A story late last year in The New York Times about the proliferation of classes at elite business schools teaching “corporate social obligations and how to rethink capitalism” is emblematic of what has taken place with corporate social purpose over the past decade. Purpose has gone from an insurgent idea challenging capitalism to a mainstream part of 21st century capitalistic thinking. Purpose has gone mainstream.
Purpose is nothing new, of course. The modern debate goes back to the Great Depression. Standard Oil scion Nelson Rockefeller argued that corporations should attend to stakeholders in his report to the company’s board after an eye-opening 1937 circuit of Latin American squatter towns, saying “the corporation must use its…assets to reflect the best interests of the people.” This debate was eventually settled in favor of the shareholder-only focus advanced by economist Milton Friedman in an influential 1970 essay in which he declared “there is one and only one social responsibility of business—to use its resources…to increase its profits.” But with the turn of the century, new ways of realizing profits are becoming popular, particularly the explosive growth of ESG investing.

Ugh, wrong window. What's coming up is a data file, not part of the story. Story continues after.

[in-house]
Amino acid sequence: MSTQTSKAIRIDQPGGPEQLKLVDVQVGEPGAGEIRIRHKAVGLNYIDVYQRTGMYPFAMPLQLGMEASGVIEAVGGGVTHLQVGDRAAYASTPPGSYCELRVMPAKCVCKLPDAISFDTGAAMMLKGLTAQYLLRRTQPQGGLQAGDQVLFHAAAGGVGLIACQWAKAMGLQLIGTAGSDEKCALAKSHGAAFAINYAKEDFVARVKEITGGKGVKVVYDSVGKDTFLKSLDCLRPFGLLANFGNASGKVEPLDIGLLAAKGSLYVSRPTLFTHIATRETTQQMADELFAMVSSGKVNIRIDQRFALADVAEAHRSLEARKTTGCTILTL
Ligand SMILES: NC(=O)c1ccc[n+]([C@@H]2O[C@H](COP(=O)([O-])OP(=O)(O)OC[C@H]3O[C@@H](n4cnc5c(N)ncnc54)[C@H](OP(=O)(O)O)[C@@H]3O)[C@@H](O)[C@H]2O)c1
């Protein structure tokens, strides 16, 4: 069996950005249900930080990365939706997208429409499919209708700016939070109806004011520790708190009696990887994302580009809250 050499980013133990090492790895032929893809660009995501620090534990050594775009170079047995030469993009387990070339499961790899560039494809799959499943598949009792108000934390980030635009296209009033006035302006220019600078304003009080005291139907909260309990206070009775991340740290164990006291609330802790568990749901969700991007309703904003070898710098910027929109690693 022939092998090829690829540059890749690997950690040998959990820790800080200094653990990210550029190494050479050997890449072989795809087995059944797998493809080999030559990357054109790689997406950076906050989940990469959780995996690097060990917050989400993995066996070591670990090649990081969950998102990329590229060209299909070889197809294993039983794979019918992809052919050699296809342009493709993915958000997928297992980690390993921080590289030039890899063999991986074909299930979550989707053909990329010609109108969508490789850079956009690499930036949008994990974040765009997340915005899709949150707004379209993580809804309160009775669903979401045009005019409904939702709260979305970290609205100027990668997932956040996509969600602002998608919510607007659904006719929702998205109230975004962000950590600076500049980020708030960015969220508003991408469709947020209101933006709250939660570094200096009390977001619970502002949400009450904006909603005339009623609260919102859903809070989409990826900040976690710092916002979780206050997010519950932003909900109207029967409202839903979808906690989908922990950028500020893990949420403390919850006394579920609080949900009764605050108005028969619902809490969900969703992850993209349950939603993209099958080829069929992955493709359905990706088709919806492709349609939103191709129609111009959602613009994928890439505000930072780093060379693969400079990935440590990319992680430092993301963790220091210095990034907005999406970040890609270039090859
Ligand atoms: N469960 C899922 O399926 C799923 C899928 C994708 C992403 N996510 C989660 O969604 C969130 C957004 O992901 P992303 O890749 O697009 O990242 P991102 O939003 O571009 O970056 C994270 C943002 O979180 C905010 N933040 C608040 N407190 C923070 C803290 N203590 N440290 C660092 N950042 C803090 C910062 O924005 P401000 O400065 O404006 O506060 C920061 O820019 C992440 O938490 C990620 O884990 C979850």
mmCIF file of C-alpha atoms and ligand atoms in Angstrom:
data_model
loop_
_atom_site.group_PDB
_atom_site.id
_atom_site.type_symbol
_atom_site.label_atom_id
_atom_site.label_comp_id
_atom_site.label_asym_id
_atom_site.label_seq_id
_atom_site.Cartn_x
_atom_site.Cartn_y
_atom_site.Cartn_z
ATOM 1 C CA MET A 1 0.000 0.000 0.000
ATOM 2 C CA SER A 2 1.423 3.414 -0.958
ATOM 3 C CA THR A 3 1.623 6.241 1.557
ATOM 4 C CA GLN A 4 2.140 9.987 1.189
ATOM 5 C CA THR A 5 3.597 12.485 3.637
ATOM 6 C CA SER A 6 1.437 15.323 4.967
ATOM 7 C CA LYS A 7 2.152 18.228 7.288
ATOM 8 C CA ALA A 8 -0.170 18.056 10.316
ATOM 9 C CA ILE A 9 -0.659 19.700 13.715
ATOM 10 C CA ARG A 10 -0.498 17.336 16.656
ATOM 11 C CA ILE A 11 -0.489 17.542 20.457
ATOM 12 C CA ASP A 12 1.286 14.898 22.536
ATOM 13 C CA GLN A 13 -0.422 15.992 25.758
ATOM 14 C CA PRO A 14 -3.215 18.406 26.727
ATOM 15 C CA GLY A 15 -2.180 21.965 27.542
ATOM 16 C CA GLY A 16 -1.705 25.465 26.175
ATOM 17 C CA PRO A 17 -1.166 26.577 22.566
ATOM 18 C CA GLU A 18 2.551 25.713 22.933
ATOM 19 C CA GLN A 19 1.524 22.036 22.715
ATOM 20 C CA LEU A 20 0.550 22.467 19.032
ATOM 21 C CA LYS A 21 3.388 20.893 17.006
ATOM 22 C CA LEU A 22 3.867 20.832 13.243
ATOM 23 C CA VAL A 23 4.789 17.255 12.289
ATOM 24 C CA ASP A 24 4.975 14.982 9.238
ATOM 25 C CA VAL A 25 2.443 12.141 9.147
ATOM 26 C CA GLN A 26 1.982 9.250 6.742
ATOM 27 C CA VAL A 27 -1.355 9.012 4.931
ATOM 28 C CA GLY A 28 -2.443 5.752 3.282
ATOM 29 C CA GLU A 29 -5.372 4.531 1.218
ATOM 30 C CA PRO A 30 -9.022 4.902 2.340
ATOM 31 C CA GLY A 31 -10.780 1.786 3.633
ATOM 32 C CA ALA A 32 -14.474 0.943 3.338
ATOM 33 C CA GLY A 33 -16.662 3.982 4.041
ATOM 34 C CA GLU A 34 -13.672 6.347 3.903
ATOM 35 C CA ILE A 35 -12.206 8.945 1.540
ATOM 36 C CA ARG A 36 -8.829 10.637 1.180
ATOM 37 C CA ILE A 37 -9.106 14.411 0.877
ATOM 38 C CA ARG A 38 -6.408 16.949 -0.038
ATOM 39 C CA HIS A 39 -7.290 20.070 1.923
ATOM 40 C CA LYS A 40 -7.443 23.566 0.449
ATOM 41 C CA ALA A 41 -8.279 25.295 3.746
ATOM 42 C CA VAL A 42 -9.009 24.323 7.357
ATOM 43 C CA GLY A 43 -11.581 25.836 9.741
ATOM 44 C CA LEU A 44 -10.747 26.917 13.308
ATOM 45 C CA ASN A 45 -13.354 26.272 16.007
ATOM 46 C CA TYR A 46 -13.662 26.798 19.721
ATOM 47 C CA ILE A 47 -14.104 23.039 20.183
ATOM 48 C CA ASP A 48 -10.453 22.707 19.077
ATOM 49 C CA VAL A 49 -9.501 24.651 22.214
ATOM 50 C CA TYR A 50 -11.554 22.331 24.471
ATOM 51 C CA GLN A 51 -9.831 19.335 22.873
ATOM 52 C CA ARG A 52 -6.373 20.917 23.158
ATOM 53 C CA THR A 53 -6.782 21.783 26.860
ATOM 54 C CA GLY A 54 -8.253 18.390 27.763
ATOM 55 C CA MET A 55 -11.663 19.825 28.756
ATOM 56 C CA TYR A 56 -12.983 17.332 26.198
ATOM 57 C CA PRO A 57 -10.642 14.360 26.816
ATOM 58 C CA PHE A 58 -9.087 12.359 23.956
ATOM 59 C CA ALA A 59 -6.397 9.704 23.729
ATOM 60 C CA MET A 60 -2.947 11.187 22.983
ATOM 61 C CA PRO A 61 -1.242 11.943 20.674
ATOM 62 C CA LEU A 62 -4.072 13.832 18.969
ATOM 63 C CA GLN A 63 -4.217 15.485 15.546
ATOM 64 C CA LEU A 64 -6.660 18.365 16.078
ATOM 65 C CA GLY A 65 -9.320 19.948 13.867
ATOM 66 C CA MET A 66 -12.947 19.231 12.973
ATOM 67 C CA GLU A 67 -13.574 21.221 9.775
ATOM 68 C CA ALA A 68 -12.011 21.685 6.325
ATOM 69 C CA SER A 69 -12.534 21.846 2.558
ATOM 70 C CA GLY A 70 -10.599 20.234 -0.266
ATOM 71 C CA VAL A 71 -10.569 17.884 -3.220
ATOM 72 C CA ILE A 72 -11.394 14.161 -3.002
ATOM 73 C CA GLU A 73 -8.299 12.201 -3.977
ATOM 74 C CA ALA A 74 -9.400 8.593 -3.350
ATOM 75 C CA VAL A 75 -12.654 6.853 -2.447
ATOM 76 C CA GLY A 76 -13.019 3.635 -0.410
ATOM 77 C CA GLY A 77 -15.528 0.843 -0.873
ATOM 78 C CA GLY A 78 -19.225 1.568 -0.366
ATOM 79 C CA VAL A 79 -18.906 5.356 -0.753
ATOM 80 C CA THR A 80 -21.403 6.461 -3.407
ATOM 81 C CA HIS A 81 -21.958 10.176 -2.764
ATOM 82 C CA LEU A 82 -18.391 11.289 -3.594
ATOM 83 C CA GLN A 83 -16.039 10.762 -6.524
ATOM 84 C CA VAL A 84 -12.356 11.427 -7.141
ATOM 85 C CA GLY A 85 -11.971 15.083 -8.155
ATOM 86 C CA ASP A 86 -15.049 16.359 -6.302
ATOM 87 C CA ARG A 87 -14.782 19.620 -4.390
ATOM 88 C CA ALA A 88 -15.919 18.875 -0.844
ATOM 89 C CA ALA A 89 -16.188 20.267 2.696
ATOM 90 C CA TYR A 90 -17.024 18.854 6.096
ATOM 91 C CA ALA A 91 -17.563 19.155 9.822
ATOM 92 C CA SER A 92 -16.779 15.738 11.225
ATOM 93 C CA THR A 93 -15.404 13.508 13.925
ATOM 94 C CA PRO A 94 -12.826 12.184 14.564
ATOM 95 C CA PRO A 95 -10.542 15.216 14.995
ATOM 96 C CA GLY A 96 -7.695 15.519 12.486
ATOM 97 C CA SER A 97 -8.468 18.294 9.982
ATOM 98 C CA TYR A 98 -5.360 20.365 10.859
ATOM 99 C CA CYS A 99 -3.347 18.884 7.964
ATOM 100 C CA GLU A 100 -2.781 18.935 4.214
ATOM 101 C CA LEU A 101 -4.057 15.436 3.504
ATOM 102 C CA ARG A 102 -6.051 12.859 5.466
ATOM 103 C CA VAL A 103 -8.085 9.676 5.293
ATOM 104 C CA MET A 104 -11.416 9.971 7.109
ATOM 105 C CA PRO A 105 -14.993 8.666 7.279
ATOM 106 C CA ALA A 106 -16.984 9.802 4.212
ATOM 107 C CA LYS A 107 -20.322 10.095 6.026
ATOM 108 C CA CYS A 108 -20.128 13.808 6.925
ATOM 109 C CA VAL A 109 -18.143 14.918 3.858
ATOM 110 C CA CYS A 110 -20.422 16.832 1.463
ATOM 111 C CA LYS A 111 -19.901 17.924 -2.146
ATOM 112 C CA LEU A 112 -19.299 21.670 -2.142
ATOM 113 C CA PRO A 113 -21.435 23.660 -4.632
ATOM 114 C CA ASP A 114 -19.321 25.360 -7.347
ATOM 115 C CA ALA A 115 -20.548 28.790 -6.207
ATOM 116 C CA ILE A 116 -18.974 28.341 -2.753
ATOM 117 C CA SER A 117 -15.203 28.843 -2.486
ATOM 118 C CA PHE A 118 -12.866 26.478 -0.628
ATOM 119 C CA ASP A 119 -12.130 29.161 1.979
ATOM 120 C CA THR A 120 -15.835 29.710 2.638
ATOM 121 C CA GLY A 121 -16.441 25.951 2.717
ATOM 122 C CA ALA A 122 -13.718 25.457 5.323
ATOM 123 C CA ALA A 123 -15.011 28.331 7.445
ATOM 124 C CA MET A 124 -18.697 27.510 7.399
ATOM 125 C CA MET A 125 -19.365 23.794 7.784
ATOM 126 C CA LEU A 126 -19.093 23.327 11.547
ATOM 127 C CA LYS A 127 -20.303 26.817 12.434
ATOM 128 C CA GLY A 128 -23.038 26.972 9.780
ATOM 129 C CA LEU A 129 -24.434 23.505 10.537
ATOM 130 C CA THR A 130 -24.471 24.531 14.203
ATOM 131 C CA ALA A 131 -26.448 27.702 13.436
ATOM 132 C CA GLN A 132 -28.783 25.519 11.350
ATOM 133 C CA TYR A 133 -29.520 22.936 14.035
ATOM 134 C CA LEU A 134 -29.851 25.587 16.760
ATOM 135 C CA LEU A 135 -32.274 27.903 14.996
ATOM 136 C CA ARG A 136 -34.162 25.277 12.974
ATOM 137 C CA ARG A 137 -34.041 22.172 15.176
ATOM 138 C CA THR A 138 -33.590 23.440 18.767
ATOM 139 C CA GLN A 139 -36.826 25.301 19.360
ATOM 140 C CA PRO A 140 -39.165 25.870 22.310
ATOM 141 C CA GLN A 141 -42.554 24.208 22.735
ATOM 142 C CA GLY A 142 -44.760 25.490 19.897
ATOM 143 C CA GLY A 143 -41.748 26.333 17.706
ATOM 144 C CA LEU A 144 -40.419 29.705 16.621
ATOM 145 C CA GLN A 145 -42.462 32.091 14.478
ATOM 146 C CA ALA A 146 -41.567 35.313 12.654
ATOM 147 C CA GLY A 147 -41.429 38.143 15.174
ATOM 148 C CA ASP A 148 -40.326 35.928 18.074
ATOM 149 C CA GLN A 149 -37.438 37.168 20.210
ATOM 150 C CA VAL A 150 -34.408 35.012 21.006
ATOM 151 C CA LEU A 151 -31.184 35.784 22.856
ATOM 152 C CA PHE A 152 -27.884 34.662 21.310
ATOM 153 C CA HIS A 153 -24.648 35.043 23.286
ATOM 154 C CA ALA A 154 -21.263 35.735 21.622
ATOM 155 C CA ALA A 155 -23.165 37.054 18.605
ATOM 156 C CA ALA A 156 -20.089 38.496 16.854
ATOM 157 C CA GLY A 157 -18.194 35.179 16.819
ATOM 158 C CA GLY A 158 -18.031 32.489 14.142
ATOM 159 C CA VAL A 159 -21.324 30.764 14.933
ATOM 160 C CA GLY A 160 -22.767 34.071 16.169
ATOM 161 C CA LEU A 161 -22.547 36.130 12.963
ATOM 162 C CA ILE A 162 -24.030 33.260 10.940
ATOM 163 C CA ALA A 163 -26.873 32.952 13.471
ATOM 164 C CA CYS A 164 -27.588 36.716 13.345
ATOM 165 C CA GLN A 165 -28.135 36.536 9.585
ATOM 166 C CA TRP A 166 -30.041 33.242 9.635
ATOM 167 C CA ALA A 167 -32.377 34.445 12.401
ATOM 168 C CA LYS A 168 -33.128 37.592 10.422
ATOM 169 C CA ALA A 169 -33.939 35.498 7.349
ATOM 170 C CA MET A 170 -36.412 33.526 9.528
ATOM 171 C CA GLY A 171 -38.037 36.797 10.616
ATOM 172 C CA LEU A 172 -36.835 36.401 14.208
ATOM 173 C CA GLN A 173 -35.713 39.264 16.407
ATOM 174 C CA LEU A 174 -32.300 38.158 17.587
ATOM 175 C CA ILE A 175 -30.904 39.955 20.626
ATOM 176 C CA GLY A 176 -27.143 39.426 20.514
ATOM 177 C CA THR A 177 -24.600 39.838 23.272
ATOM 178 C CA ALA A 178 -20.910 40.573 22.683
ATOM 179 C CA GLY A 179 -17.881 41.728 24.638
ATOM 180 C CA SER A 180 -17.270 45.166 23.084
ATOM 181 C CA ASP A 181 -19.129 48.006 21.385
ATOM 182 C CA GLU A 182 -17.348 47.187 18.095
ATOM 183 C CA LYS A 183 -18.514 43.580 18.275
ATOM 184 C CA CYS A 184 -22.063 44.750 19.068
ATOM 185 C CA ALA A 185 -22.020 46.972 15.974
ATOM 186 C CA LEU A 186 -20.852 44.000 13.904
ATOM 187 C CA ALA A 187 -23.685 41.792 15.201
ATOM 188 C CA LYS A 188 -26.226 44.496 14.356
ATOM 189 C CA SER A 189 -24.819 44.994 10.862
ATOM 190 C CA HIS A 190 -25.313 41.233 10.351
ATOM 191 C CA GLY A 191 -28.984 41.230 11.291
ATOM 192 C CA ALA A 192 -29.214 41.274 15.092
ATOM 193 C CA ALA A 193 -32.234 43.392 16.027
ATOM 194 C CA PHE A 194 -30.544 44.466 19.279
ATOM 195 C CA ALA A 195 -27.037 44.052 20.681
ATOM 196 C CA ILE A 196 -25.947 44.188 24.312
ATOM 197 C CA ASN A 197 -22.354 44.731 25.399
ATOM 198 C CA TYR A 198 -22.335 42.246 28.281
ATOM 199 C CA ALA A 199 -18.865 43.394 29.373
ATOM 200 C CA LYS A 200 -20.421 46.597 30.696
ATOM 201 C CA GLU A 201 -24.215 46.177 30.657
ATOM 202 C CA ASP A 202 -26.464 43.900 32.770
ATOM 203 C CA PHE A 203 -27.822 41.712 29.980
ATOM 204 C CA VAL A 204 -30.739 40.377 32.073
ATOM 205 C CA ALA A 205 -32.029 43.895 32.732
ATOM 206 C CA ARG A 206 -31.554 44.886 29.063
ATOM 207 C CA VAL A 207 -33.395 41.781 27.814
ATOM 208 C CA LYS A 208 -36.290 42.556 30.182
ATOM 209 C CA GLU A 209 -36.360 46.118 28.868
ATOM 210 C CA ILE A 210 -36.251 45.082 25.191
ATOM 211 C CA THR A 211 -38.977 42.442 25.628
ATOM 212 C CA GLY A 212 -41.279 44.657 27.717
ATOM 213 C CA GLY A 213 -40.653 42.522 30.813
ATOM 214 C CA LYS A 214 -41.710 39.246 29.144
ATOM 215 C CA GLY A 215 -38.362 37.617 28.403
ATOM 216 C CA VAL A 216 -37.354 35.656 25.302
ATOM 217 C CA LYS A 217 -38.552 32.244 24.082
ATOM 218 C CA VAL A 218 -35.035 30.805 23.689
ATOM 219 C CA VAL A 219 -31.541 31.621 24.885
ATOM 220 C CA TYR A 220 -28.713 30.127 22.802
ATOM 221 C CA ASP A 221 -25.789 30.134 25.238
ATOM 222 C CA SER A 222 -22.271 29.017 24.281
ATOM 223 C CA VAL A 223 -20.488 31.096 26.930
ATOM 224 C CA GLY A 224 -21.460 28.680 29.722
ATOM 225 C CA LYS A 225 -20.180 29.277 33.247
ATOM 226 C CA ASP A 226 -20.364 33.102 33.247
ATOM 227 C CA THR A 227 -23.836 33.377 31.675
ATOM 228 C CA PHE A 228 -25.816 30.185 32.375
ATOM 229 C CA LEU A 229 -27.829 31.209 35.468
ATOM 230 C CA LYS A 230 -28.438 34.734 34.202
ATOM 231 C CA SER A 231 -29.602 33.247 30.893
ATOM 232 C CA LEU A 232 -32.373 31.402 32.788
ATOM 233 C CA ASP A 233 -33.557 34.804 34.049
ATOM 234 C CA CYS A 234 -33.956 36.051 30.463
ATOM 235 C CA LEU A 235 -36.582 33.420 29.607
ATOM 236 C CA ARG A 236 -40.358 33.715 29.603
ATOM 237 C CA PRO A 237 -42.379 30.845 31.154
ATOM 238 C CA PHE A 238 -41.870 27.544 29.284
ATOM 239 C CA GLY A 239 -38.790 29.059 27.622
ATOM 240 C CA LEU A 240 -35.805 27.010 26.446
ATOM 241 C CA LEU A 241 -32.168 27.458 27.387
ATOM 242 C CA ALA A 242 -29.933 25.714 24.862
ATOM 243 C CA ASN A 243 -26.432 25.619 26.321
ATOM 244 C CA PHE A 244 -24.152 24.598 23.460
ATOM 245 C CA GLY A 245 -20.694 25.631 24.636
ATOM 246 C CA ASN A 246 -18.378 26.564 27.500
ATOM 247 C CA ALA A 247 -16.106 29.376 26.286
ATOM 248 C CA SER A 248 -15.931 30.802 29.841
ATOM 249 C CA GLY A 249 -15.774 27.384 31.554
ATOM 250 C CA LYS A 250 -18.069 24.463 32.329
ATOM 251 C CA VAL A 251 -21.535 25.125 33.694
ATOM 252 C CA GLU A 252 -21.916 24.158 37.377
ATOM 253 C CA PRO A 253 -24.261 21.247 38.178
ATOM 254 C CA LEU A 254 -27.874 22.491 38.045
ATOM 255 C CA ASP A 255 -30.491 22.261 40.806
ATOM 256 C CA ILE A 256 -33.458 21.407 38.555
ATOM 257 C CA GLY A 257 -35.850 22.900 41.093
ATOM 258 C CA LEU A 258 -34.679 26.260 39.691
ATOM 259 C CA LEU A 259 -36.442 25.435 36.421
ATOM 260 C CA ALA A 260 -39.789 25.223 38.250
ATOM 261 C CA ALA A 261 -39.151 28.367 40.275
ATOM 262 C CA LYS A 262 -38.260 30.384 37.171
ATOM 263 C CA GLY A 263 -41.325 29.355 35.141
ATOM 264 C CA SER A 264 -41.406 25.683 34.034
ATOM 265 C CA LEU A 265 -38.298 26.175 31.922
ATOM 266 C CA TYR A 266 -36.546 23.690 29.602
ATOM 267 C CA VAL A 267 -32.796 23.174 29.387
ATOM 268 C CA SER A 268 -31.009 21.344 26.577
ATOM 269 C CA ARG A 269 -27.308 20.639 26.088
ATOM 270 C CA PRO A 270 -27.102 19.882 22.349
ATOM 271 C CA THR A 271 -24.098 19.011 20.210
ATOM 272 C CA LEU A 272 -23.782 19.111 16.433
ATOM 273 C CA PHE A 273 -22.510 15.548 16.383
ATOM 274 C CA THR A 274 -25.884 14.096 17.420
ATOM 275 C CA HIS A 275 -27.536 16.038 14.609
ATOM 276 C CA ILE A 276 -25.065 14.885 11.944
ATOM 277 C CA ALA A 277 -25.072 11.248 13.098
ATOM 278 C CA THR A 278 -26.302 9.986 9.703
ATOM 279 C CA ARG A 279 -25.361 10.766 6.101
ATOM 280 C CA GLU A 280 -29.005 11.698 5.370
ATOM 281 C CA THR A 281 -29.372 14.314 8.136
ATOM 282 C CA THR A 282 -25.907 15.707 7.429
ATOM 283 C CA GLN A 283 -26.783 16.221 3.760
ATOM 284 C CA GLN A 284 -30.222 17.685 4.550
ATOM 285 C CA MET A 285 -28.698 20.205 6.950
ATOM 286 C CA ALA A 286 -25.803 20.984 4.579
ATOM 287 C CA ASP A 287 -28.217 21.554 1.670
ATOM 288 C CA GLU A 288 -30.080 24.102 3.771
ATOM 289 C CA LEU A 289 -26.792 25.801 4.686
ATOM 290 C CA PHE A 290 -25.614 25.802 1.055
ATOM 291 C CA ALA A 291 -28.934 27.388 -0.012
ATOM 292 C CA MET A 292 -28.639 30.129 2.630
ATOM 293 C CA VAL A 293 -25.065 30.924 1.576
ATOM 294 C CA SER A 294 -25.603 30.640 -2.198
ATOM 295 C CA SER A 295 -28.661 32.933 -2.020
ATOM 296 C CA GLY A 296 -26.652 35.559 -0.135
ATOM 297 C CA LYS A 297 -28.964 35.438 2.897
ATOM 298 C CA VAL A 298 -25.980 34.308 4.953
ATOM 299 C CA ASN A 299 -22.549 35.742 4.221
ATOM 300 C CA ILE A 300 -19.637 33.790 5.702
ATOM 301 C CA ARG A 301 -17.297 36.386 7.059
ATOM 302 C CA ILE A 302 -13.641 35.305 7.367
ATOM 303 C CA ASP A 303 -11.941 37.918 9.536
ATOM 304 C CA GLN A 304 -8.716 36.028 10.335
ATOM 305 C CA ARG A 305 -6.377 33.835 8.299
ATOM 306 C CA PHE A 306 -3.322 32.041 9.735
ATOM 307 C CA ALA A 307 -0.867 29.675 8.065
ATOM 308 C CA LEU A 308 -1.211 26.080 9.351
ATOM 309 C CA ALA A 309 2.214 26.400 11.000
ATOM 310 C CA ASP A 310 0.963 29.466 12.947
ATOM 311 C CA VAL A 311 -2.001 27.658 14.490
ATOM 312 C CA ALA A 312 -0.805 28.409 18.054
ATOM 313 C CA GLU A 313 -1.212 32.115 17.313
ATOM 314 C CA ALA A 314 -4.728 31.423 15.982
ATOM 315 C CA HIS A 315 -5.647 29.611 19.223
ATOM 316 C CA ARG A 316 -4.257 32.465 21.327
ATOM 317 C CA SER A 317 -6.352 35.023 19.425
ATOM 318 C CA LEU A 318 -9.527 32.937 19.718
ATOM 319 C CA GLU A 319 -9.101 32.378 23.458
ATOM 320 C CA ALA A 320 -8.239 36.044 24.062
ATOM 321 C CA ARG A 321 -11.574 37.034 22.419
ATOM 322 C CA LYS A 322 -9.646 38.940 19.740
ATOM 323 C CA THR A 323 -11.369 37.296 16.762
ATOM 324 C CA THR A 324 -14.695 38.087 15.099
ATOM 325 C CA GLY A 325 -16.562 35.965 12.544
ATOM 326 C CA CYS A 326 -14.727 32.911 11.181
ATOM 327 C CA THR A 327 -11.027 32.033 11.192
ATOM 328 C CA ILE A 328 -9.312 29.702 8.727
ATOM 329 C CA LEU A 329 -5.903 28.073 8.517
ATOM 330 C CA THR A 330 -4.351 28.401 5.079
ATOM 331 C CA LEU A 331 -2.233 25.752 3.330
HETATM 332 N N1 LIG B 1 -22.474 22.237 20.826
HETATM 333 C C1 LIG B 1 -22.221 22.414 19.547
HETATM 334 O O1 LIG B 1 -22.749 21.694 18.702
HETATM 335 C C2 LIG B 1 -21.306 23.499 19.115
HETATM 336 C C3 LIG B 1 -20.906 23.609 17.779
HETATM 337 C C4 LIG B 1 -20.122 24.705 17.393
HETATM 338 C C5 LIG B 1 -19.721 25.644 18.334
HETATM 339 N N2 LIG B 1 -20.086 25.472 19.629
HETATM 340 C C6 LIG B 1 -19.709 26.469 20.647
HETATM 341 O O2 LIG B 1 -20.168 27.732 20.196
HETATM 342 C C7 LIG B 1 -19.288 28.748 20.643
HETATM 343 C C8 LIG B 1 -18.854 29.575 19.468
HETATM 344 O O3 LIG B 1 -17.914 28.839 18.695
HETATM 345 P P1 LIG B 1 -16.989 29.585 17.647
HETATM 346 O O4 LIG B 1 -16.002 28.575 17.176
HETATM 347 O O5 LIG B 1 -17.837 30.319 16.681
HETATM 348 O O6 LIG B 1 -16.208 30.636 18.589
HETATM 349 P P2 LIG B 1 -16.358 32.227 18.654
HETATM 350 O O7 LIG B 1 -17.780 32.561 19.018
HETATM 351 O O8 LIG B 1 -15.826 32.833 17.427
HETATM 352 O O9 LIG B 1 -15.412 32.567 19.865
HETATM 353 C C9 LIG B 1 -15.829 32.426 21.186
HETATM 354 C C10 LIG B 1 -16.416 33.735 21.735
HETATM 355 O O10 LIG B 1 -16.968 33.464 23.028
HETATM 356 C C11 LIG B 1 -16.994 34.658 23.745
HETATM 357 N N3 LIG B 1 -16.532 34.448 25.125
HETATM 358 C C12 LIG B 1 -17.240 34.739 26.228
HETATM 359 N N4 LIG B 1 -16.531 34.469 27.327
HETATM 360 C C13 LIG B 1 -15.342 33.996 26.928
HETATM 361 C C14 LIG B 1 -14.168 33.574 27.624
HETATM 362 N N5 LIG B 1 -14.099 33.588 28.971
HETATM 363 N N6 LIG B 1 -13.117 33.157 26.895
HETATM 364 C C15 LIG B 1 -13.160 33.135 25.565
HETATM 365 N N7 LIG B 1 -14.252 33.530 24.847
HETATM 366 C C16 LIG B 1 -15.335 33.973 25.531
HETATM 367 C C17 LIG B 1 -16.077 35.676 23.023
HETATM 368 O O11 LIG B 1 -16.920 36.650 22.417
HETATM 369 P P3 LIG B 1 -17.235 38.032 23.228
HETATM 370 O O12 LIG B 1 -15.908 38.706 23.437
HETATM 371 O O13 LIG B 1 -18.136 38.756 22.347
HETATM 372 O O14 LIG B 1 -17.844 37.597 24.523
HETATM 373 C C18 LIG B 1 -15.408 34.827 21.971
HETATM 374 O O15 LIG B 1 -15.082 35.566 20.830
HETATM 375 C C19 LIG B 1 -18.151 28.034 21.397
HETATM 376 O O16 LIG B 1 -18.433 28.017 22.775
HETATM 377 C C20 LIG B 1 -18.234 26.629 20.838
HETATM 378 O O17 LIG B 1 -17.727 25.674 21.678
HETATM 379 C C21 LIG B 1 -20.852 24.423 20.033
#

The bitter fruits of globalization are the biggest rebuttal now made against a shareholder-only view—inequality, exploitation, job losses, loss of cultural diversity, erosion of national sovereignty, environmental degradation. The urgency of climate change has catapulted purpose to the forefront. It is no longer considered radical when mainstream leaders like Paul Polman, ex-chair of Unilever, or Larry Fink, CEO of BlackRock, express concerns. Every major company now articulates a commitment to social values. The next generation of employees is putting social values front and center in job-seeking.
Purpose is no longer trending. We still treat purpose like it’s yet to gain a solid foothold, but the reality is that purpose is now mainstream. Unequivocally mainstream.
The mainstream always invites counter-trends, even outright rebellion. We see pushback against purpose arising already. Being mainstream also diminishes the competitive edge, making it a cost of doing business, which brings in pressures for cost-efficiencies. Bottom-line assessments of purpose are growing. And mainstream phenomena lose their luster. Purpose is not yet a dull topic, but a worldwide search on Google Trends for corporate social responsibility or CSR shows some waning of interest (versus ESG which is waxing dramatically).
What comes next for corporate social purpose now that is mainstream? That is the question I will explore in articles here on Branding Strategy Insider over the next few weeks.
Contributed to Branding Strategy Insider By: Walker Smith, Chief Knowledge Officer, Brand & Marketing at Kantar
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